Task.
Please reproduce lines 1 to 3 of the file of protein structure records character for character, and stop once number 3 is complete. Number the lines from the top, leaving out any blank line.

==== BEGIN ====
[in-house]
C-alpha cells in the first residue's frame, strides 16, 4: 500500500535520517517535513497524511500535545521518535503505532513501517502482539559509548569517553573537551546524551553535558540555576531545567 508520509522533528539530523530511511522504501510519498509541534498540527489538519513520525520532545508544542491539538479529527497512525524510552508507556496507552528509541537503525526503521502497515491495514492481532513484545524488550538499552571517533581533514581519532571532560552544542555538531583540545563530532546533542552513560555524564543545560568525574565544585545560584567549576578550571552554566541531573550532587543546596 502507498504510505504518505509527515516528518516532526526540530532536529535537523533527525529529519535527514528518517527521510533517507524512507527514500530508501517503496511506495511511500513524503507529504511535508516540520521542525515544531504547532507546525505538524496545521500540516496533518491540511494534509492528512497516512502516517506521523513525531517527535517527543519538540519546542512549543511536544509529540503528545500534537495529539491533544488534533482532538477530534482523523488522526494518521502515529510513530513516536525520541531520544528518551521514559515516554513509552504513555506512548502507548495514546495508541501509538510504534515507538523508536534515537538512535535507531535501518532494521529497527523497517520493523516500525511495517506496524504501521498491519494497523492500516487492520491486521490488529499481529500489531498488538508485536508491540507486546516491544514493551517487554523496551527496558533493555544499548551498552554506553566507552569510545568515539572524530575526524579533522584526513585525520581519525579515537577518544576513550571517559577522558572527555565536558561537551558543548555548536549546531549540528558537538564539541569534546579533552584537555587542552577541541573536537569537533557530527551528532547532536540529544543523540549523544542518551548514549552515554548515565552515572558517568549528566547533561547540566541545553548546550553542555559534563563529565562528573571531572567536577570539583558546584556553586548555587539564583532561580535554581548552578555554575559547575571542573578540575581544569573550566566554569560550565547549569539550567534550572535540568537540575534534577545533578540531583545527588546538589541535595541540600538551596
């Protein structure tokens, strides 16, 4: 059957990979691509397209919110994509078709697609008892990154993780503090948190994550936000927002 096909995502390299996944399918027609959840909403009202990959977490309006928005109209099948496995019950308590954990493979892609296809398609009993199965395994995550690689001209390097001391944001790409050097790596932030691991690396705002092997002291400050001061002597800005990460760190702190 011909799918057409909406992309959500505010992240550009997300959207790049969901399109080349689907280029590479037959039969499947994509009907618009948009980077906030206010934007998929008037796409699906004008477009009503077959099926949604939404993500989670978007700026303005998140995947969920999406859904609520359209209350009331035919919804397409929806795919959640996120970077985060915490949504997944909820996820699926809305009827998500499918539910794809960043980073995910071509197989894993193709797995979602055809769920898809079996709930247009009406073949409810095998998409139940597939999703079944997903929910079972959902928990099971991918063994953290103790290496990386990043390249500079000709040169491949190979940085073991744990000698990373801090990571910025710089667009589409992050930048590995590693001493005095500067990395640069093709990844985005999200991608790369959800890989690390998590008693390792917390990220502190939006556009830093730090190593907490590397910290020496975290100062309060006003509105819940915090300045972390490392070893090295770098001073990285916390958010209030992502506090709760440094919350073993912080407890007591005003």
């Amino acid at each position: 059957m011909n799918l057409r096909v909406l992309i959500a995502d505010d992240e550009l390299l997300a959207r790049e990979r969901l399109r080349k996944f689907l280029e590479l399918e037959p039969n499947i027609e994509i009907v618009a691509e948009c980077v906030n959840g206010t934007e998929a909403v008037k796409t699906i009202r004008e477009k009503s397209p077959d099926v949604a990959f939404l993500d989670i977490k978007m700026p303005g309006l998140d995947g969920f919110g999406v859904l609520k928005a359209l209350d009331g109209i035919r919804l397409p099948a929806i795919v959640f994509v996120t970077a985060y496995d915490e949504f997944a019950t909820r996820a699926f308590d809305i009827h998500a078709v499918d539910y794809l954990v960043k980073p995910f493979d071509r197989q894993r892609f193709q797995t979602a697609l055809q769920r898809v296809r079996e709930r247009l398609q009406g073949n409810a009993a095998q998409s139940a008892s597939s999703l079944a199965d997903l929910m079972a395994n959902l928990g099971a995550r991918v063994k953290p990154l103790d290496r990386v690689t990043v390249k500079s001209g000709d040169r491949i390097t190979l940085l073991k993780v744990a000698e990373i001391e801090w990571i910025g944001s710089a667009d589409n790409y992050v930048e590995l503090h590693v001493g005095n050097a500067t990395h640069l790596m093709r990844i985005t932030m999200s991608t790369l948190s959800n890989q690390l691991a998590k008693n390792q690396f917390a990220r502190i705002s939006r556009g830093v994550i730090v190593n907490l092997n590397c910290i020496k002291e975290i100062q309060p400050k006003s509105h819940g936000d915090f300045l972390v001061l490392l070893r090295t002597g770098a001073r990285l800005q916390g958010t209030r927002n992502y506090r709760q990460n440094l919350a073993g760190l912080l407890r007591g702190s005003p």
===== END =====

[in-house]
C-alpha cells in the first residue's frame, strides 16, 4: 500500500535520517517535513497524511500535545521518535503505532513501517502482539559509548569517553573537551546524551553535558540555576531545567 508520509522533528539530523530511511522504501510519498509541534498540527489538519513520525520532545508544542491539538479529527497512525524510552508507556496507552528509541537503525526503521502497515491495514492481532513484545524488550538499552571517533581533514581519532571532560552544542555538531583540545563530532546533542552513560555524564543545560568525574565544585545560584567549576578550571552554566541531573550532587543546596 502507498504510505504518505509527515516528518516532526526540530532536529535537523533527525529529519535527514528518517527521510533517507524512507527514500530508501517503496511506495511511500513524503507529504511535508516540520521542525515544531504547532507546525505538524496545521500540516496533518491540511494534509492528512497516512502516517506521523513525531517527535517527543519538540519546542512549543511536544509529540503528545500534537495529539491533544488534533482532538477530534482523523488522526494518521502515529510513530513516536525520541531520544528518551521514559515516554513509552504513555506512548502507548495514546495508541501509538510504534515507538523508536534515537538512535535507531535501518532494521529497527523497517520493523516500525511495517506496524504501521498491519494497523492500516487492520491486521490488529499481529500489531498488538508485536508491540507486546516491544514493551517487554523496551527496558533493555544499548551498552554506553566507552569510545568515539572524530575526524579533522584526513585525520581519525579515537577518544576513550571517559577522558572527555565536558561537551558543548555548536549546531549540528558537538564539541569534546579533552584537555587542552577541541573536537569537533557530527551528532547532536540529544543523540549523544542518551548514549552515554548515565552515572558517568549528566547533561547540566541545553548546550553542555559534563563529565562528573571531572567536577570539583558546584556553586548555587539564583532561580535554581548552578555554575559547575571542573578540575581544569573550566566554569560550565547549569539550567534550572535540568537540575534534577545533578540531583545527588546538589541535595541540600538551596
């Protein structure tokens, strides 16, 4: 059957990979691509397209919110994509078709697609008892990154993780503090948190994550936000927002 096909995502390299996944399918027609959840909403009202990959977490309006928005109209099948496995019950308590954990493979892609296809398609009993199965395994995550690689001209390097001391944001790409050097790596932030691991690396705002092997002291400050001061002597800005990460760190702190 011909799918057409909406992309959500505010992240550009997300959207790049969901399109080349689907280029590479037959039969499947994509009907618009948009980077906030206010934007998929008037796409699906004008477009009503077959099926949604939404993500989670978007700026303005998140995947969920999406859904609520359209209350009331035919919804397409929806795919959640996120970077985060915490949504997944909820996820699926809305009827998500499918539910794809960043980073995910071509197989894993193709797995979602055809769920898809079996709930247009009406073949409810095998998409139940597939999703079944997903929910079972959902928990099971991918063994953290103790290496990386990043390249500079000709040169491949190979940085073991744990000698990373801090990571910025710089667009589409992050930048590995590693001493005095500067990395640069093709990844985005999200991608790369959800890989690390998590008693390792917390990220502190939006556009830093730090190593907490590397910290020496975290100062309060006003509105819940915090300045972390490392070893090295770098001073990285916390958010209030992502506090709760440094919350073993912080407890007591005003």